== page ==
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Outlawing Botnets

The European Commission is apparently considering the promulgation and adoption of a directive that would, at least in part, criminalize botnets. As I understand it, the premise behind adopting such a directive is that since botnets are capable of inflicting "harm" on a large scale, we need to separately criminalize them. I decided to examine the need for and utility of such legislation in this post. more»

Average Daily Malware at All Time High, Spam Lowest Since 2008

McAfee, Inc. today unveiled its McAfee Threats Report: Third Quarter 2010, which uncovered that average daily malware growth has reached its highest levels, with an average of 60,000 new pieces of malware identified per day, almost quadrupling since 2007. At the same time, spam levels decreased in volume this quarter, both globally and in local geographies. Spam hit a two year low this quarter while malware continued to soar. More than 14 million unique pieces of malware were identified in 2010, one million more than Q3 2009. more»

New Fear, Uncertainty and Doubt about Canada's Anti-Spam Bill C-28

From time to time, we see unenlightened comments about the efficacy of laws in the fight against spam. "Laws won't stop spam" being the most common. No, they won't. What laws do is dissuade some people from undertaking shoddy mailing practices or even outright spam campaigns. Laws don't stop murder, rape and robbery either, but for those un-dissuaded who undertake such heinous crimes, we, as a society, have laws for punitive effect. They pay the price society exacts for their actions. C-28 will attenuate spam in Canada, and help us to fight spam internationally. more»

Study Reports .COM Domain as Riskiest, .JP Safest Country Domain

Latest research suggests the world's most popular top-level domain, .COM, is also the riskiest. According to McAfee's fourth annual 'Mapping the Mal Web' report released today, 56% of all risky sites end in .COM! The study, which according to the company analyzed more than 27 million websites, also reports that while .COM is the riskiest top-level domain, the riskiest country domain is Vietnam (.VN). Japan's .JP ranks as the safest country domain for the second year in a row. more»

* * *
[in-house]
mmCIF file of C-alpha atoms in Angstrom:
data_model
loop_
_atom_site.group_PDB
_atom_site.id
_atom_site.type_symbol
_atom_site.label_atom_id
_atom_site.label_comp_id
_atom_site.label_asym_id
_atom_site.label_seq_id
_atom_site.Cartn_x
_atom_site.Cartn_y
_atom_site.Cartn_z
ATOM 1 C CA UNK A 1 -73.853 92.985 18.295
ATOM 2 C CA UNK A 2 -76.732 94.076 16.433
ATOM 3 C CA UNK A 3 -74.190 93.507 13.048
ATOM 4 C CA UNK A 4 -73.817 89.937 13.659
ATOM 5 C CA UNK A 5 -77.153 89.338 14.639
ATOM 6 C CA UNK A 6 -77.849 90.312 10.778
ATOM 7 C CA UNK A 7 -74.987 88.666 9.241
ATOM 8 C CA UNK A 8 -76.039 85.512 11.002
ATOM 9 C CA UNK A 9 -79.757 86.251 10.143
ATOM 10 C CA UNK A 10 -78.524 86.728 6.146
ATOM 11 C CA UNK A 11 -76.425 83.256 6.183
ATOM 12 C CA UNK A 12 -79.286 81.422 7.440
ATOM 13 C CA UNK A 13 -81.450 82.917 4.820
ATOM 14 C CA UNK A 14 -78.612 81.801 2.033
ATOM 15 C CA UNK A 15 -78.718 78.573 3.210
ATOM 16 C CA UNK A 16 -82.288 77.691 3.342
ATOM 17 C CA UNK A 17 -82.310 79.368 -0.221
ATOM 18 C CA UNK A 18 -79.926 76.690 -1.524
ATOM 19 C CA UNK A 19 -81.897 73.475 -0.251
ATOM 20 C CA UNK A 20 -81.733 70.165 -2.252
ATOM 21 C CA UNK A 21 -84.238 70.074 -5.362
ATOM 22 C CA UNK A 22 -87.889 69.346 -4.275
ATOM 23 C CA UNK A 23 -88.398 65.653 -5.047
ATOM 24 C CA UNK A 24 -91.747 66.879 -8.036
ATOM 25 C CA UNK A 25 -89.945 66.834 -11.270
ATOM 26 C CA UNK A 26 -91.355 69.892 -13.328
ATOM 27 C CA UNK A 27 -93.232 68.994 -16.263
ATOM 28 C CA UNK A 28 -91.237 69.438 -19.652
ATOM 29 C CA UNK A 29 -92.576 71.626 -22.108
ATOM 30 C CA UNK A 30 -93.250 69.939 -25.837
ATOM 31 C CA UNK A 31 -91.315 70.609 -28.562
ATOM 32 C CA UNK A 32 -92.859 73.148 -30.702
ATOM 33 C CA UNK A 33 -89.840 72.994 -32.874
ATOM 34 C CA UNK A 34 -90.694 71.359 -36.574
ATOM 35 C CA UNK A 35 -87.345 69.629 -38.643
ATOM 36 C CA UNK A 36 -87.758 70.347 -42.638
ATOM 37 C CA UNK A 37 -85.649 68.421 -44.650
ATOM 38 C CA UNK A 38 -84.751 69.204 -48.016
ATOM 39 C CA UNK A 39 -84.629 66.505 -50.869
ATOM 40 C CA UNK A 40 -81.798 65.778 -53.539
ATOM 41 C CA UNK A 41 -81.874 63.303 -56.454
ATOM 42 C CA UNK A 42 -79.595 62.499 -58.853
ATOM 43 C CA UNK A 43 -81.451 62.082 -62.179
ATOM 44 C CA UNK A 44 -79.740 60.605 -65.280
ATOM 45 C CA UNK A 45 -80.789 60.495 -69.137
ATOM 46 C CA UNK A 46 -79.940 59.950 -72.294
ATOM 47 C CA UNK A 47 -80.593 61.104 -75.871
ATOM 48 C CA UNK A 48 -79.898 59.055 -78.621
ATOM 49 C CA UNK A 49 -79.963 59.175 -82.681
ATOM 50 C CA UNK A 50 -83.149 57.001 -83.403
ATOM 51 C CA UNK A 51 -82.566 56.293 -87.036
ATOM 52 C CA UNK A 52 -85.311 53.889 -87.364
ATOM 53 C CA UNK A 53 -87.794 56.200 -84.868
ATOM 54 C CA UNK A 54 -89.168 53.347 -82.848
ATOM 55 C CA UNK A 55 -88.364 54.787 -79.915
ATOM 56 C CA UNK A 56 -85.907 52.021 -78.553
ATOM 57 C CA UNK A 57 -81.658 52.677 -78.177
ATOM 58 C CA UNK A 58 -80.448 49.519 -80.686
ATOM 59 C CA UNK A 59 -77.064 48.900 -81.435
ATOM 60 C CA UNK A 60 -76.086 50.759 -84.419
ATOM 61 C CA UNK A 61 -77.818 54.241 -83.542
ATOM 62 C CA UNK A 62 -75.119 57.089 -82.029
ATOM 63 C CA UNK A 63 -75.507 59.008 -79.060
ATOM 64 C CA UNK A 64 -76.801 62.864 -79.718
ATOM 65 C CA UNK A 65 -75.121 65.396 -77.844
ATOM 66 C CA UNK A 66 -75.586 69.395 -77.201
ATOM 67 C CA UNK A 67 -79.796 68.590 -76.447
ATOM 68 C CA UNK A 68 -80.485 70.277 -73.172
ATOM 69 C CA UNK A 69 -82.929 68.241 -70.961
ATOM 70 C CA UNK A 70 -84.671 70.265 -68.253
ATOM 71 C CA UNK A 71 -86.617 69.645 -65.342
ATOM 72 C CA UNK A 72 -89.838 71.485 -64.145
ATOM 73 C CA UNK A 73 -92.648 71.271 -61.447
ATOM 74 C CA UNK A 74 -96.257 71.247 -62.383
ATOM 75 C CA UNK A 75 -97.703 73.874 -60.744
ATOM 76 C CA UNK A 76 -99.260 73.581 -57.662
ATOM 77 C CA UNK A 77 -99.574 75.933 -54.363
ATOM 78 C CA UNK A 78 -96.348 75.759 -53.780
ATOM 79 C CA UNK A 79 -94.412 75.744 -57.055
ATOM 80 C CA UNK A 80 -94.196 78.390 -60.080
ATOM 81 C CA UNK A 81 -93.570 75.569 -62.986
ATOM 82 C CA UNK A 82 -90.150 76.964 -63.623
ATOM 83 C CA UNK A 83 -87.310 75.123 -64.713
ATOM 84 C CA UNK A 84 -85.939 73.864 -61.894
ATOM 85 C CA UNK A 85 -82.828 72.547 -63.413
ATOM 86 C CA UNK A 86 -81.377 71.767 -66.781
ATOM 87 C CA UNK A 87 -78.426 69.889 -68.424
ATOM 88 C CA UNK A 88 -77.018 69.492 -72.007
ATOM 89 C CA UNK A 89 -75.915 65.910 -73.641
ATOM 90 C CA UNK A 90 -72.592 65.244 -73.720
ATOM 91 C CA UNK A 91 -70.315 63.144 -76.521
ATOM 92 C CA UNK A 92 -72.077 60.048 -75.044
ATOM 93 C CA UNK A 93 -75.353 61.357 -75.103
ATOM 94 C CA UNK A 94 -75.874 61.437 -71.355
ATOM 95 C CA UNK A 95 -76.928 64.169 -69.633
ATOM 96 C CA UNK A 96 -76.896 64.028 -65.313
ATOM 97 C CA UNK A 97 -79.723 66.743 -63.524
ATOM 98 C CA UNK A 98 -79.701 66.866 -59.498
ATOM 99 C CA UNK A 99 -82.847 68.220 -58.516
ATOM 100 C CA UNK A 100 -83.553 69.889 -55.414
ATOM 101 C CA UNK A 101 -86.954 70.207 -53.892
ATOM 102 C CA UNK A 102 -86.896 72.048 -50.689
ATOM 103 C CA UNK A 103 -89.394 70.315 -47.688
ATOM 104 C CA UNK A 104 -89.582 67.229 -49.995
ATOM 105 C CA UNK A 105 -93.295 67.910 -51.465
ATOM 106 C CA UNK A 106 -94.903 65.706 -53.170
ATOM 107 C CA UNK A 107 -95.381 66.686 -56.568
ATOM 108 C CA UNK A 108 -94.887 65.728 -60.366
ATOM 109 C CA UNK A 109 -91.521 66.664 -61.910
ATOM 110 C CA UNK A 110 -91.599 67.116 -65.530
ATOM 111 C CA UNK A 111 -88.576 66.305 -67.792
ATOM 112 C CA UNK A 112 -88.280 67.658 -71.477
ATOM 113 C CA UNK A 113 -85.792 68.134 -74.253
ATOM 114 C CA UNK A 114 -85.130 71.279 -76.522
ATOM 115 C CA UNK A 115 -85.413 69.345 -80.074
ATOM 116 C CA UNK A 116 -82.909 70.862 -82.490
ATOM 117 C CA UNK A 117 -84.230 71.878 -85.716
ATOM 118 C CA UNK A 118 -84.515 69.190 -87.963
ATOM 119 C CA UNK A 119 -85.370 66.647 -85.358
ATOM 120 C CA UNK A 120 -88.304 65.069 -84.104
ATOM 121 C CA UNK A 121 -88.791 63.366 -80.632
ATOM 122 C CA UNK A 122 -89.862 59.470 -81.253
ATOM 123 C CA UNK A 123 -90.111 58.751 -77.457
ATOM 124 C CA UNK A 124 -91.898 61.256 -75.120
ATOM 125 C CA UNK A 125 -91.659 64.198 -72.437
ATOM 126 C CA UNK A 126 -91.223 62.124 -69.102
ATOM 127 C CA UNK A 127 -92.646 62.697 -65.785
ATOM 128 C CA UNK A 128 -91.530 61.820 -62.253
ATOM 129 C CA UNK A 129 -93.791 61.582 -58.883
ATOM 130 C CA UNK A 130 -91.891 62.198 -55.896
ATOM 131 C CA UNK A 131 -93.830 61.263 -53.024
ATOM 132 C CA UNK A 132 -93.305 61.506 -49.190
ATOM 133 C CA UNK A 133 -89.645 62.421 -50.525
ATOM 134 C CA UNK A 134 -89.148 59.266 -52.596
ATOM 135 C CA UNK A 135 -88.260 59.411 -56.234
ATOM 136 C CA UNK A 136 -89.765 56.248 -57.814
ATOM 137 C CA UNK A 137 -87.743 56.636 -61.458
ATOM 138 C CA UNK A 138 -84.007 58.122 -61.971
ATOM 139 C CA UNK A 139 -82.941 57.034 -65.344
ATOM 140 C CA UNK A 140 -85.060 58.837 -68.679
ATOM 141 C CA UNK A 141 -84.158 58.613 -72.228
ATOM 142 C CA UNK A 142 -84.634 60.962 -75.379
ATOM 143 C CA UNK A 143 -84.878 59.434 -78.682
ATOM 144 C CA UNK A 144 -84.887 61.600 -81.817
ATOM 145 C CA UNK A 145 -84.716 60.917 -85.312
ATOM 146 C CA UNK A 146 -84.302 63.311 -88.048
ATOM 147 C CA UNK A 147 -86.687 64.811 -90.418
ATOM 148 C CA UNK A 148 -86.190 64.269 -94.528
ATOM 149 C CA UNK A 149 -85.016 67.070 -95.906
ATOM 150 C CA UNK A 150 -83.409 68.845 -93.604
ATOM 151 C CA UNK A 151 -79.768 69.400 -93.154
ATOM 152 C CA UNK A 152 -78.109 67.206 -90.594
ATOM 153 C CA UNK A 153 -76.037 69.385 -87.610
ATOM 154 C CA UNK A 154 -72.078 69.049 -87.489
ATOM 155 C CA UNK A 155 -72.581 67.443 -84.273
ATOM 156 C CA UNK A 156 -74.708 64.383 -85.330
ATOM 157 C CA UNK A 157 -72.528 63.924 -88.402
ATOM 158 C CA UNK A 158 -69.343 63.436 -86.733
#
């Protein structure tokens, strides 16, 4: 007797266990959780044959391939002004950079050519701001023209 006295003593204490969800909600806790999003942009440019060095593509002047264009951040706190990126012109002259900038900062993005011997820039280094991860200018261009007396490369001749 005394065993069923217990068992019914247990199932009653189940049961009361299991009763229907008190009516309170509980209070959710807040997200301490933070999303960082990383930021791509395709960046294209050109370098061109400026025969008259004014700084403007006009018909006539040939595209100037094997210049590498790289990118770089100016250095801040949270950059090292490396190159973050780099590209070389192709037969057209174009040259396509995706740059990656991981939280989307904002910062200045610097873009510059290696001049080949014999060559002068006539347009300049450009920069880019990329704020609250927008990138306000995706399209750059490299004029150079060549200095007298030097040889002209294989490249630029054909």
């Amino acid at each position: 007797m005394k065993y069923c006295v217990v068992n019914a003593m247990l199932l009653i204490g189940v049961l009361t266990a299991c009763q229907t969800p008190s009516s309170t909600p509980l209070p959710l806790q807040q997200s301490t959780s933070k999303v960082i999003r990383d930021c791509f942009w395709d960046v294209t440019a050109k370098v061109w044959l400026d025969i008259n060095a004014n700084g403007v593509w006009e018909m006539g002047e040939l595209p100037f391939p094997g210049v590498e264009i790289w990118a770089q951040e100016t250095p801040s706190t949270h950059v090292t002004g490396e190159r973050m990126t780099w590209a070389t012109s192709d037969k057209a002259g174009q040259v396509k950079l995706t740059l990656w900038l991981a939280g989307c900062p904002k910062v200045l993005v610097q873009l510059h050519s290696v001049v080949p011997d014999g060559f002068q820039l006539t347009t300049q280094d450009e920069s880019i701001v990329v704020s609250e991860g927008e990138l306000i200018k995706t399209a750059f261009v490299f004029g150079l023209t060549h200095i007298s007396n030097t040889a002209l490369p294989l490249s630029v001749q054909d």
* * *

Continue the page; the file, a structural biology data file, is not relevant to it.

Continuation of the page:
China Behind Hijacked U.S. Internet Data, Says New Report

Lance Whitney reporting in CNet News: "A Chinese state-run telecom provider was the source of the redirection of U.S. military and corporate data that occurred this past April... The current draft of the U.S.-China Economic and Security Review Commission's (USCC's) 2010 annual report, which is close to final but has not yet been officially approved, finds that malicious computer activity tied to China continues to persist following reports early this year of attacks against Google and other companies from within the country." more»

Q3 Saw Massive Virus Volumes While Spam Remained Steady

Spam and virus trends in Q3'10 confirm that spammers are still hard at work distributing malicious content in new and creative ways, according to the latest reports. The latest spam and virus trends report is produced by Postini, Google's email security and archiving service that, according to the company, processes more than 3 billion email messages per day and more than 50,000 businesses. more»

ZeuS Botnet Takes a Hit But Already on the Rebound

Brian Krebs reporting in Krebs on Security: "Authorities in the United States, United Kingdom and Ukraine launched a series of law enforcement sweeps beginning late last month against some of the world's most notorious gangs running botnets powered by ZeuS, a powerful password-stealing Trojan horse program. ZeuS botnet activity worldwide took a major hit almost immediately thereafter, but it appears to be already on the rebound..." more»